The first set of pieces chosen by this spring's class of Nation interns runs the gamut of what's been in the media, but a few topics cropped up repeatedly. Educational issues were under the microscope, with articles questioning the presence of armed security in schools, the job description of NCAA athletes and the efficacy of corporate partnerships and standardized testing.
Alleen Brown focuses on education.
“Standardized test backlash: Some Seattle teachers just say 'no,’” by Dean Paton. The Christian Science Monitor, January 11, 2013.
Teachers at Seattle's Garfield High "fired the first salvo of open defiance against high-stakes standardized testing in America's public schools," Christian Science Monitor reported, by announcing that they would not administer the district-mandated MAP test. It's the latest manifestation of backlash against standardized tests that is "percolating" across the country, in states like New York, Maryland and Texas.
James Cersonsky focuses on labor and education.
“NCAA Withdraws Financial Support for Its Scholarly Colloquium,” by Brad Wolverton. The Chronicle of Higher Education, January 15, 2013.
Are college athletes students, athletes or both? If the former, why would the NCAA put an end to its "scholarly colloquium," which encourages critical inquiry on college sports by the players themselves? If the latter, why don't athletes get paid? For a rent-seeking corporation that goes by the euphemism, "National Collegiate Athletic Association," these questions go hand-in-hand.
Catherine Defontaine focuses on war, security, African and French politics and the link between conflicts and natural resources.
“The bombing of Mali highlights all the lessons of western intervention,” by Glenn Greenwald. The Guardian, January 14, 2012.
Mali has become the new battleground for the war on terror as the French government has launched a military intervention in the country, aimed at restoring Malian state authority and fighting terrorism in the region. The French campaign in Mali is yet another example of western intervention, from which we can draw five lessons. First, the instability in Mali has been caused by NATO’s intervention in Libya as western interventions inevitably lead to further interventions in an endless cycle of violence. Second, the US has trained and armed Malian soldiers who defected, which shows that western powers are at war with those they trained and financed. Third, the intervention in Mali is going to fuel anti-western sentiments in the Muslim world. Islamists have already threatened France to carry out revenge attacks on French soil. Fourth, western “democracies” wage these wars in a complete anti-democratic way, without any transparency and accountability. Finally, the propaganda used to justify these wars—the fight against terrorists—has become so effective that many western citizens support unquestioningly the actions of their governments and the over-simplified rhetoric of good versus evil.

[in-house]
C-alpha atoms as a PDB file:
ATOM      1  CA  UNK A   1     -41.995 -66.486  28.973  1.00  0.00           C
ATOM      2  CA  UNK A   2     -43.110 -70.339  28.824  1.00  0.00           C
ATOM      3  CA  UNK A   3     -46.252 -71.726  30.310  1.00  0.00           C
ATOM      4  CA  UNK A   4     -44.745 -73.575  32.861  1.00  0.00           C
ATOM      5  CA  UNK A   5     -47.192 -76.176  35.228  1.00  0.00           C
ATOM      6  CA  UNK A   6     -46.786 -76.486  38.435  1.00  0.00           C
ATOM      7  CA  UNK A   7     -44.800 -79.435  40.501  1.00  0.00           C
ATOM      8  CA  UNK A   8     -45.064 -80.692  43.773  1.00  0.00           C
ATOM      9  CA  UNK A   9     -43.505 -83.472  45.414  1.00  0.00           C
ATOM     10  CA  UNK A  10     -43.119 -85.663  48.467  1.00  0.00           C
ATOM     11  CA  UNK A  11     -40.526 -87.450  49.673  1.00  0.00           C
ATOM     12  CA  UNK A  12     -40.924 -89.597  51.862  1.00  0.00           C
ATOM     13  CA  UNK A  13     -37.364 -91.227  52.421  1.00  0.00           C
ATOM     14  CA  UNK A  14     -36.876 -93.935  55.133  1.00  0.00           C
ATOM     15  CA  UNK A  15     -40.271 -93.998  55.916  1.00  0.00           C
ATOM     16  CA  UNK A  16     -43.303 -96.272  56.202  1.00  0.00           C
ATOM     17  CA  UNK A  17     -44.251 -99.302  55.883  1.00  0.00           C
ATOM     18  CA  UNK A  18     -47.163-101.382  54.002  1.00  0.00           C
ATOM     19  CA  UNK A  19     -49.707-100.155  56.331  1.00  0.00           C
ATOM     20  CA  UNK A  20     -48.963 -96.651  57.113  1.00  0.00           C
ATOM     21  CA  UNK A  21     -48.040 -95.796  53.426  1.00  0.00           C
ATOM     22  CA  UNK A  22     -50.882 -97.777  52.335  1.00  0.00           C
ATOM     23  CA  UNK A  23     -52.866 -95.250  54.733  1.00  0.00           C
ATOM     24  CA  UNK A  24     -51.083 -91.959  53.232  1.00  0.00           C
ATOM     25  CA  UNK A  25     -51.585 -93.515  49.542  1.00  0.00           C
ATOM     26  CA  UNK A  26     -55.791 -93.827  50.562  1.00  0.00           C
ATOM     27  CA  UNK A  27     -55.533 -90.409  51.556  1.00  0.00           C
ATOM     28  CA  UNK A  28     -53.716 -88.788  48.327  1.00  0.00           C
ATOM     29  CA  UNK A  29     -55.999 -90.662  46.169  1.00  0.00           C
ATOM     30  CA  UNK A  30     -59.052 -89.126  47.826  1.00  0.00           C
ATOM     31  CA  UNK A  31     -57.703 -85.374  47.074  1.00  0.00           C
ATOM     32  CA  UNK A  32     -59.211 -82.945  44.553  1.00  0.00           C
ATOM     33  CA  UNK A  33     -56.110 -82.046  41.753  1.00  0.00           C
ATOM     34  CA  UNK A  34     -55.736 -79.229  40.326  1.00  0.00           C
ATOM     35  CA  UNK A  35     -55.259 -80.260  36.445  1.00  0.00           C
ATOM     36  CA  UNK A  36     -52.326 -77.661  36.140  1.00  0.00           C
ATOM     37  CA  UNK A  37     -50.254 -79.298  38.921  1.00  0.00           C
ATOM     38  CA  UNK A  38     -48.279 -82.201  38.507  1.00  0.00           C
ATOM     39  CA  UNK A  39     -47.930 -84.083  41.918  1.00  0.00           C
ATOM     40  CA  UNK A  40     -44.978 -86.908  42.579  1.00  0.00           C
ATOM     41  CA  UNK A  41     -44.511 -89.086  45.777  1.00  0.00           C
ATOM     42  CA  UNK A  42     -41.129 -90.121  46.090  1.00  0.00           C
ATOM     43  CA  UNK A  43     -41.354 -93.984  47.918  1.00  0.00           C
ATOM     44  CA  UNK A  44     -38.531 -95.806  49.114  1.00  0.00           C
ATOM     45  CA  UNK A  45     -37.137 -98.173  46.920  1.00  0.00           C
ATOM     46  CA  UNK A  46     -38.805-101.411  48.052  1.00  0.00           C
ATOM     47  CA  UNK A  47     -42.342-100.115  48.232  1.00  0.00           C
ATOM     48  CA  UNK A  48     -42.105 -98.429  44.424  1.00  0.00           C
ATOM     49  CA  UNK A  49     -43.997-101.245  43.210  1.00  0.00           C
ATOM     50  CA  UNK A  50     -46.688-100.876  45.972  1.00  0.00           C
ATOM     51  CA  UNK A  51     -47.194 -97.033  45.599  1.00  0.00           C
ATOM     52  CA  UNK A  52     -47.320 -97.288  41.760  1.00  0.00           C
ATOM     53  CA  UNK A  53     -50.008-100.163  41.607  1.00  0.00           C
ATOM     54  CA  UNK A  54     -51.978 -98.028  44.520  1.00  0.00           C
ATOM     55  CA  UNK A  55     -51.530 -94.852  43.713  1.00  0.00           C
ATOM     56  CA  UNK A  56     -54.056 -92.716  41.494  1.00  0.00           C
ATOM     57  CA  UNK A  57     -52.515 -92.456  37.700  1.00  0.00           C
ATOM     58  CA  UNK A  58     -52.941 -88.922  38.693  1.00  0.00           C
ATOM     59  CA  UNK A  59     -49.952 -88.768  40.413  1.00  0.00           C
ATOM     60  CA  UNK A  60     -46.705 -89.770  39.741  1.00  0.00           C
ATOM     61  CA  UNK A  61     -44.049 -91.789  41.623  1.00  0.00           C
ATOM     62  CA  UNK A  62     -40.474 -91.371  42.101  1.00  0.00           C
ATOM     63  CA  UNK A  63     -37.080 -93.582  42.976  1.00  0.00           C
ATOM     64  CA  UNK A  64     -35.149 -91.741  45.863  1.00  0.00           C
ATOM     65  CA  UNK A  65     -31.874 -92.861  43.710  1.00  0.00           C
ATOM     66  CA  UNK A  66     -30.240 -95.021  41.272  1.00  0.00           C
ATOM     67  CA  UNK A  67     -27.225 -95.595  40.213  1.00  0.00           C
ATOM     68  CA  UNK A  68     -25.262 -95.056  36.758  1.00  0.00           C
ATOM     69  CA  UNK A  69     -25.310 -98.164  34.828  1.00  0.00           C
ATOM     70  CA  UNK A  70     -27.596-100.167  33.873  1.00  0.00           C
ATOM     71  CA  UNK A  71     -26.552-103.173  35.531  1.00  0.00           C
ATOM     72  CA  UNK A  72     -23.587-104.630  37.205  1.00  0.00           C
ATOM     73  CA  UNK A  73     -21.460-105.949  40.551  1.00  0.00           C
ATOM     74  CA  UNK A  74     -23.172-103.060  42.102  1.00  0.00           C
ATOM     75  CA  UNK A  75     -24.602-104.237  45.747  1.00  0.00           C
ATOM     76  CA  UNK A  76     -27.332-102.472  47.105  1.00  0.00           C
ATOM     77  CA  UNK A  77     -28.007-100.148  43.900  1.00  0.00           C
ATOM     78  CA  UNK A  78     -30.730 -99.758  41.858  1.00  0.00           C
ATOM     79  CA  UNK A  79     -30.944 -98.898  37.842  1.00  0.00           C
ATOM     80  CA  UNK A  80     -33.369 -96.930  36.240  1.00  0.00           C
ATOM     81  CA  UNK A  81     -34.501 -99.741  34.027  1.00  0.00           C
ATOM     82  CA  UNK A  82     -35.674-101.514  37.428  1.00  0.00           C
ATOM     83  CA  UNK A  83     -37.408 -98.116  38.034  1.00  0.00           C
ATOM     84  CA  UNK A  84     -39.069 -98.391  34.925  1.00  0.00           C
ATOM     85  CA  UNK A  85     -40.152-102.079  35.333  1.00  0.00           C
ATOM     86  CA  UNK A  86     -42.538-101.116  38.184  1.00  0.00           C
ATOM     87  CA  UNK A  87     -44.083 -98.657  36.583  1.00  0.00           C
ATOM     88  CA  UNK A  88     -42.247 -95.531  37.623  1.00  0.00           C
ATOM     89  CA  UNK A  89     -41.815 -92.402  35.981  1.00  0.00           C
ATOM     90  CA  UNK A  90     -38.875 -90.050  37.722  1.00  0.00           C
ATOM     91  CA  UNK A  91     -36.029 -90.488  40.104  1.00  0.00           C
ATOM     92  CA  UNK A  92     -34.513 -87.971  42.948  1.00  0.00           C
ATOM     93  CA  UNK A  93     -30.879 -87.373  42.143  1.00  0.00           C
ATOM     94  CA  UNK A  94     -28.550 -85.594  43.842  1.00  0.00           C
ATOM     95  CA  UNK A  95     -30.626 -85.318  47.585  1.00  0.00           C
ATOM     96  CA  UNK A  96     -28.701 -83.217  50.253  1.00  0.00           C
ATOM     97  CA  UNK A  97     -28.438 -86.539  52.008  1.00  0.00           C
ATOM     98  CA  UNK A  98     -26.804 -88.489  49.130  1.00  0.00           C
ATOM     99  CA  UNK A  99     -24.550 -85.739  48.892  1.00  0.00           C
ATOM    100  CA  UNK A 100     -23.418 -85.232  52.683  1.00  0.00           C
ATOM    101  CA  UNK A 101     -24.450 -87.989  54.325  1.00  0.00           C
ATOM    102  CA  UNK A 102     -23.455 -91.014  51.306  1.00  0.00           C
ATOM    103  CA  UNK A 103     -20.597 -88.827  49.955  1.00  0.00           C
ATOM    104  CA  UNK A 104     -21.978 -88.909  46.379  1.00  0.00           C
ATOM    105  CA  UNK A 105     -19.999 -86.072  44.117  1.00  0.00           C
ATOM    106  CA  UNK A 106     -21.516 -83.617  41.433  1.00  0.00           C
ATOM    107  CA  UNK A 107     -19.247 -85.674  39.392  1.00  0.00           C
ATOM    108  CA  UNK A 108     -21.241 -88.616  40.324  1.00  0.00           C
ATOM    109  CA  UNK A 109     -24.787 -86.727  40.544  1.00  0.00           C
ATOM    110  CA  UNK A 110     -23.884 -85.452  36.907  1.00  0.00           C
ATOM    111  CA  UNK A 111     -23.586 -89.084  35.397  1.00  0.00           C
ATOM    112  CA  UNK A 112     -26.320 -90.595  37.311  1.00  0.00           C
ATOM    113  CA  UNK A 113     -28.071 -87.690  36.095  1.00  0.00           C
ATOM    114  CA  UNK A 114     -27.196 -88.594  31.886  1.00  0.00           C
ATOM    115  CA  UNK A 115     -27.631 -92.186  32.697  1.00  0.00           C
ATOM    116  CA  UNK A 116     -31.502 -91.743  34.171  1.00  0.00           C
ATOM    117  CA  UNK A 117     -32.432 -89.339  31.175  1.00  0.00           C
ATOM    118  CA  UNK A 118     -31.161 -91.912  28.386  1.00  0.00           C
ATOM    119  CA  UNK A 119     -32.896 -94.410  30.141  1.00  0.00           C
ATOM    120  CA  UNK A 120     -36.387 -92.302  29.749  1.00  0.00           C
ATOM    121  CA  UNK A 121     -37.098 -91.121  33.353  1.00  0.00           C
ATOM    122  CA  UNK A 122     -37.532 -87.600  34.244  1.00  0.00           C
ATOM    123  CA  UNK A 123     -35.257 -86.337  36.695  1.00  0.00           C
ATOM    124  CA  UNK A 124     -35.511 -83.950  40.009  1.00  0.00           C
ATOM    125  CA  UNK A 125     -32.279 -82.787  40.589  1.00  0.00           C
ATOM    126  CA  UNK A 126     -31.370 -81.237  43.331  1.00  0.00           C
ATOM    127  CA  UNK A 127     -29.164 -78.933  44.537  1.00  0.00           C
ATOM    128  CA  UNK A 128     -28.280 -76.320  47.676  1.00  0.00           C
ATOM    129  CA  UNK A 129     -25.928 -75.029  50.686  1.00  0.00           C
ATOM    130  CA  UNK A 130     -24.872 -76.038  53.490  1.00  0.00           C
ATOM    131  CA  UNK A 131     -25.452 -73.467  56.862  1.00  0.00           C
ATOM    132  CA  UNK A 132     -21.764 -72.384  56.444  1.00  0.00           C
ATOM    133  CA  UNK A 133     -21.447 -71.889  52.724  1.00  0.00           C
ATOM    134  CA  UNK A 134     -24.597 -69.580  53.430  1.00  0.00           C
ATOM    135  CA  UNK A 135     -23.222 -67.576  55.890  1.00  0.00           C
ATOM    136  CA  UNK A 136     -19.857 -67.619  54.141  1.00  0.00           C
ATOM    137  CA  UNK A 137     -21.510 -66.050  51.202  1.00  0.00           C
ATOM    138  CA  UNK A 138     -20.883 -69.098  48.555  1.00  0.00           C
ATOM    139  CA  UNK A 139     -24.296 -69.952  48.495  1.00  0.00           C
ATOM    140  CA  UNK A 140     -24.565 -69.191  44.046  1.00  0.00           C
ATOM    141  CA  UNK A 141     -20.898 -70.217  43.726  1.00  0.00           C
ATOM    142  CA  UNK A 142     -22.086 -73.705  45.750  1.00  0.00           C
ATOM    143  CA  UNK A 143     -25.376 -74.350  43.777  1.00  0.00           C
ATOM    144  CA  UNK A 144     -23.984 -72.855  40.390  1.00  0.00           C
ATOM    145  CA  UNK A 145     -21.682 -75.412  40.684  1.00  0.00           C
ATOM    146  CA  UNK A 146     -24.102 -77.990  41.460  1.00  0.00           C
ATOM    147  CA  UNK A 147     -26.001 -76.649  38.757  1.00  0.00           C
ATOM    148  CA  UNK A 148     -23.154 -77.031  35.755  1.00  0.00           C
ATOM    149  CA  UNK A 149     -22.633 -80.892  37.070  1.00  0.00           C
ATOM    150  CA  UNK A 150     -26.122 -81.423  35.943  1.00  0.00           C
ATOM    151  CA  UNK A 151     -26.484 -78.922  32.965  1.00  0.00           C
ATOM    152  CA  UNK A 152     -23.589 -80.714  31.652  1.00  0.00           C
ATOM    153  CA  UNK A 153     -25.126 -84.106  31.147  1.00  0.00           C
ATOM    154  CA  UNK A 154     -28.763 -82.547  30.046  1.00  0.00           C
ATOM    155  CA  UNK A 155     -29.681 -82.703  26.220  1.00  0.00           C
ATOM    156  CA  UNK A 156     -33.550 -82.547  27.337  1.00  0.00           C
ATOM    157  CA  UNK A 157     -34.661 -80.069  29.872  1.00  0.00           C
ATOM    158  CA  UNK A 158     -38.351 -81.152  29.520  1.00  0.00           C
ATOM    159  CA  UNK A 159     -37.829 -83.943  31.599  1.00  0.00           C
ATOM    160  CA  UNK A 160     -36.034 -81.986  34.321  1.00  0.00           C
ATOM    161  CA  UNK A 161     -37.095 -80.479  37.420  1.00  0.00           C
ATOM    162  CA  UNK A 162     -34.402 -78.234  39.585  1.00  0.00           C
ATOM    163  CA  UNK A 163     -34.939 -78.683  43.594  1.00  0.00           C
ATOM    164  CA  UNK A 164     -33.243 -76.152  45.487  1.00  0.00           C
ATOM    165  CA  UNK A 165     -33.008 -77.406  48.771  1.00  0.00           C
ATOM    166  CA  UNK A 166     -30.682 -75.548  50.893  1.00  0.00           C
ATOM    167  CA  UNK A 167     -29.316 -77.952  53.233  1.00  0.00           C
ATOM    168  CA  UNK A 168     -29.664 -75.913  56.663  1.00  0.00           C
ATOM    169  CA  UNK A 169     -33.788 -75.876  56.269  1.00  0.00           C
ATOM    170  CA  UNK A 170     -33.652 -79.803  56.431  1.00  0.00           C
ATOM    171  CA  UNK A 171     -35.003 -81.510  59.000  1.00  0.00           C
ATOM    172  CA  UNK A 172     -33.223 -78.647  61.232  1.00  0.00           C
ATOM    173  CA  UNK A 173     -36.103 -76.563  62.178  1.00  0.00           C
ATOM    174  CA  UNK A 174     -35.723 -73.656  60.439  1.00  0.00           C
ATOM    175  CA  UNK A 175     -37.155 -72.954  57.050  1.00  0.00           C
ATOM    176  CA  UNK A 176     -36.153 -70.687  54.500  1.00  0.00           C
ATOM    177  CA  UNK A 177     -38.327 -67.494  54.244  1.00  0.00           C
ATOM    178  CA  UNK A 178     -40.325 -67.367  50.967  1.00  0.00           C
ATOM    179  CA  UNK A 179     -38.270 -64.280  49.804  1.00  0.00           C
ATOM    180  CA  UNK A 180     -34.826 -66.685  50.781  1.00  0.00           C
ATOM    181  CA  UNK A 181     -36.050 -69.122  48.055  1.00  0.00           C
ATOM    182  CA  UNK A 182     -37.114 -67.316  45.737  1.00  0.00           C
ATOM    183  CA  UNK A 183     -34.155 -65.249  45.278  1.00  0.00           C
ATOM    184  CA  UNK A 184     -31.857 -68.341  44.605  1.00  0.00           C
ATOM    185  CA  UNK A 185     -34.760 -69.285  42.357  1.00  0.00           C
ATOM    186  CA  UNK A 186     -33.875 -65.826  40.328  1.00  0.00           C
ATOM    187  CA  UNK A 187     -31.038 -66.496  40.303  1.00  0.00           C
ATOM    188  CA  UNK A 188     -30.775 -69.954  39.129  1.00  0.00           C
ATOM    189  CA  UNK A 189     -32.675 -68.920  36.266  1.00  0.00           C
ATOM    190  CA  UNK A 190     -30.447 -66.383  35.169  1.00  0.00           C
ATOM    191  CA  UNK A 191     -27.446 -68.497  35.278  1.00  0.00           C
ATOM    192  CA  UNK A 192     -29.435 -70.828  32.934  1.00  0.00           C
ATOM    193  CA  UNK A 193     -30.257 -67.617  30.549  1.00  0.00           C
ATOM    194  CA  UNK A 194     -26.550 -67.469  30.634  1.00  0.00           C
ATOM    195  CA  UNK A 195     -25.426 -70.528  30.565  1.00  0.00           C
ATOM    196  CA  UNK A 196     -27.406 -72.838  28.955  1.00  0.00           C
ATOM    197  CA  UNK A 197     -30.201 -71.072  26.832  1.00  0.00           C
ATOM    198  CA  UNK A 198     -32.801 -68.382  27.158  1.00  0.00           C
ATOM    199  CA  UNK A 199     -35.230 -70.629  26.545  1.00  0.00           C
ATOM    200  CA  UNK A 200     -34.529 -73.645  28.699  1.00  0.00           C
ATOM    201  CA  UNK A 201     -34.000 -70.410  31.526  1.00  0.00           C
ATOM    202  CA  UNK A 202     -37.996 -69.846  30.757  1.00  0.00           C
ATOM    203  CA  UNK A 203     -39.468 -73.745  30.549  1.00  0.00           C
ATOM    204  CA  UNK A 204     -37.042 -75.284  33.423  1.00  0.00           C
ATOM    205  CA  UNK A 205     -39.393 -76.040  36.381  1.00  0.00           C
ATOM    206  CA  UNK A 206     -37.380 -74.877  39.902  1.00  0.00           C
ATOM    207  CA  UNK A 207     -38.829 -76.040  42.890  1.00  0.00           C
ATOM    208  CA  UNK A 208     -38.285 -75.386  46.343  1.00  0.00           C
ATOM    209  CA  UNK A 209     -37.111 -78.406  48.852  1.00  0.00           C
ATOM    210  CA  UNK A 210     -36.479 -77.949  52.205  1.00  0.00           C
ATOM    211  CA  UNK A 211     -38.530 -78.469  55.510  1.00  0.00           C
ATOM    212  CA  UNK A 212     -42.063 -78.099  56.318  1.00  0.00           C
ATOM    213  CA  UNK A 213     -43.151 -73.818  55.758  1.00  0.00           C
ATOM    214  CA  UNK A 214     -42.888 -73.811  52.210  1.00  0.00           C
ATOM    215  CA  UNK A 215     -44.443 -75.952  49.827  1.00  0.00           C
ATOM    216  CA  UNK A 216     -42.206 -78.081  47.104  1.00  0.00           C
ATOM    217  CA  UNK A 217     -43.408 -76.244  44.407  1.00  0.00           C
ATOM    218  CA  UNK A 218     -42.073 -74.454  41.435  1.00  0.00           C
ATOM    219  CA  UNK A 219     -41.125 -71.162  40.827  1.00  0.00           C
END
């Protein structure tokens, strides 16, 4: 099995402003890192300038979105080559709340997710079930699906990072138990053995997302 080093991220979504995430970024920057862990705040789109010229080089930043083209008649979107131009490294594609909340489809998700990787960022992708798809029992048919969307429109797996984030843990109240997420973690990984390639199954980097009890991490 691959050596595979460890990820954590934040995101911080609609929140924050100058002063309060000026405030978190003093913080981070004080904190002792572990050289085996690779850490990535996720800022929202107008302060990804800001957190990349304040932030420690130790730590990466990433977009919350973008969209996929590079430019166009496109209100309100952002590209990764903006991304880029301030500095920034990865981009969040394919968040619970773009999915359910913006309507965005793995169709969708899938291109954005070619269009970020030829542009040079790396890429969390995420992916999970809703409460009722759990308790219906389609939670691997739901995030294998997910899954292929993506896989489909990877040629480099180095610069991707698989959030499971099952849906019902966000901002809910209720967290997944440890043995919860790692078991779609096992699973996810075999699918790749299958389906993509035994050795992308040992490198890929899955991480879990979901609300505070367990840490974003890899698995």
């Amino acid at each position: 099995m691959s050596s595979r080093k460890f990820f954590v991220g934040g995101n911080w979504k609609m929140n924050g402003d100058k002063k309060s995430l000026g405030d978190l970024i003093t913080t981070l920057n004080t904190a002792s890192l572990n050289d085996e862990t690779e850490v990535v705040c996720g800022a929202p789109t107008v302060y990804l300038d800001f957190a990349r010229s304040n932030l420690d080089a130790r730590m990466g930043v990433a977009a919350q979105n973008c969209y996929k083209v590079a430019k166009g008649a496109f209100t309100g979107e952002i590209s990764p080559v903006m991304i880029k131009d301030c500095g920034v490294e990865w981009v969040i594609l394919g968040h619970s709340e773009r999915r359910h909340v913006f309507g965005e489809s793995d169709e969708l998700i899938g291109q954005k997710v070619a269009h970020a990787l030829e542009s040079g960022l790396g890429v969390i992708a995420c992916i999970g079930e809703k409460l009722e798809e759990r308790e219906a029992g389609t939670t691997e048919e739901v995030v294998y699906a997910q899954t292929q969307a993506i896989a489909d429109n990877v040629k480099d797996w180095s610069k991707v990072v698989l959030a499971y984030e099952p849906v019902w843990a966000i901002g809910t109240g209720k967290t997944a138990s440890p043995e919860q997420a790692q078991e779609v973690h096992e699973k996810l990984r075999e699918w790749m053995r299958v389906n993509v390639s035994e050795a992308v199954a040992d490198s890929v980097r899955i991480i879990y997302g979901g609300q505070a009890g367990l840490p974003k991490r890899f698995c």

Andrew Epstein focuses on social history, colonialism and indigenous rights.
“Settler Colonialism: Then and Now (Video).” Jadaliyya, January 10, 2013.
I like to listen to lectures when I'm cooking or doing the dishes. This one is particularly salient. Columbia University professor and acclaimed author Mahmood Madmani compares the development of settler colonialism in North America and Palestine. As Palestinians forge links with indigenous activists in Canada's “Idle No More” movement, Mamdani provides essential historical context.
Luis Feliz focuses on ideas and debates within the left, social movements and culture.
“Invisibility in Django Unchained: Broomhilda in Chains,” by Eisa Nefertari Ulen. Truthout, January 13, 2013.
Identity politics, as construed by the thoughtless and sentimental, turns the otherwise complex and rich lives of people of color into nothing more than pat moralist tales of victimhood deprived of the humor and irony, wit and paradox, hardiness and agency that has long imbued the life-affirming struggles of African Americans—especially black women—for dignity and freedom in this country. Eisa Nefertari Ulen counterposes the trenchancy of these qualities against the one-dimensional portrayal of Bromilda, an enslaved black woman sold into sexual bondage in Quentin Tarantino’s new film, Django Unchained. As Ulen aptly observes, “What Broomhilda lacks, even when she appears in real time, is agency over her destiny—a destiny where she will be free. This lack of agency, this powerlessness, is an insult to real slave women like [Harriet] Jacobs, who crafted complicated strategies to liberate themselves.” Against “the images…of Black female degradation,” Ulen notes, “I would have liked to see her do more than just smile and fold her hands and pass out and splash in the hot springs of male fantasy and sit on a horse…I would have liked to see her kick ass, too.”
Elana Leopold focuses on the Middle East, its relations with the US and Islam.
“How Torture Misled the US into an Illegal War: What Zero Dark Thirty Really Leaves Out,” by Juan Cole. Informed Comment, January 15, 2013.
Coming off of Jessica Chastain’s best actress win for Zero Dark Thirty at the Golden Globes, Juan Cole adds his perspective to the already substantial conversation surrounding the film and its portrayal of the role of CIA torture in the assassination of Osama bin Laden. While many reviewers—including a number Cole cites—have been critical of the factually disputed torture the film depicts, this article offers a fresh critique by reminding us that false information gained through torture resulted in Operation Iraqi Freedom, and, in Cole's eyes, distracted from pursing actual al-Qaeda operatives. Perhaps it goes without saying, but in light of its widespread popularity and awards nominations, a critical, informed conversation about Zero Dark Thirty is salient and needed.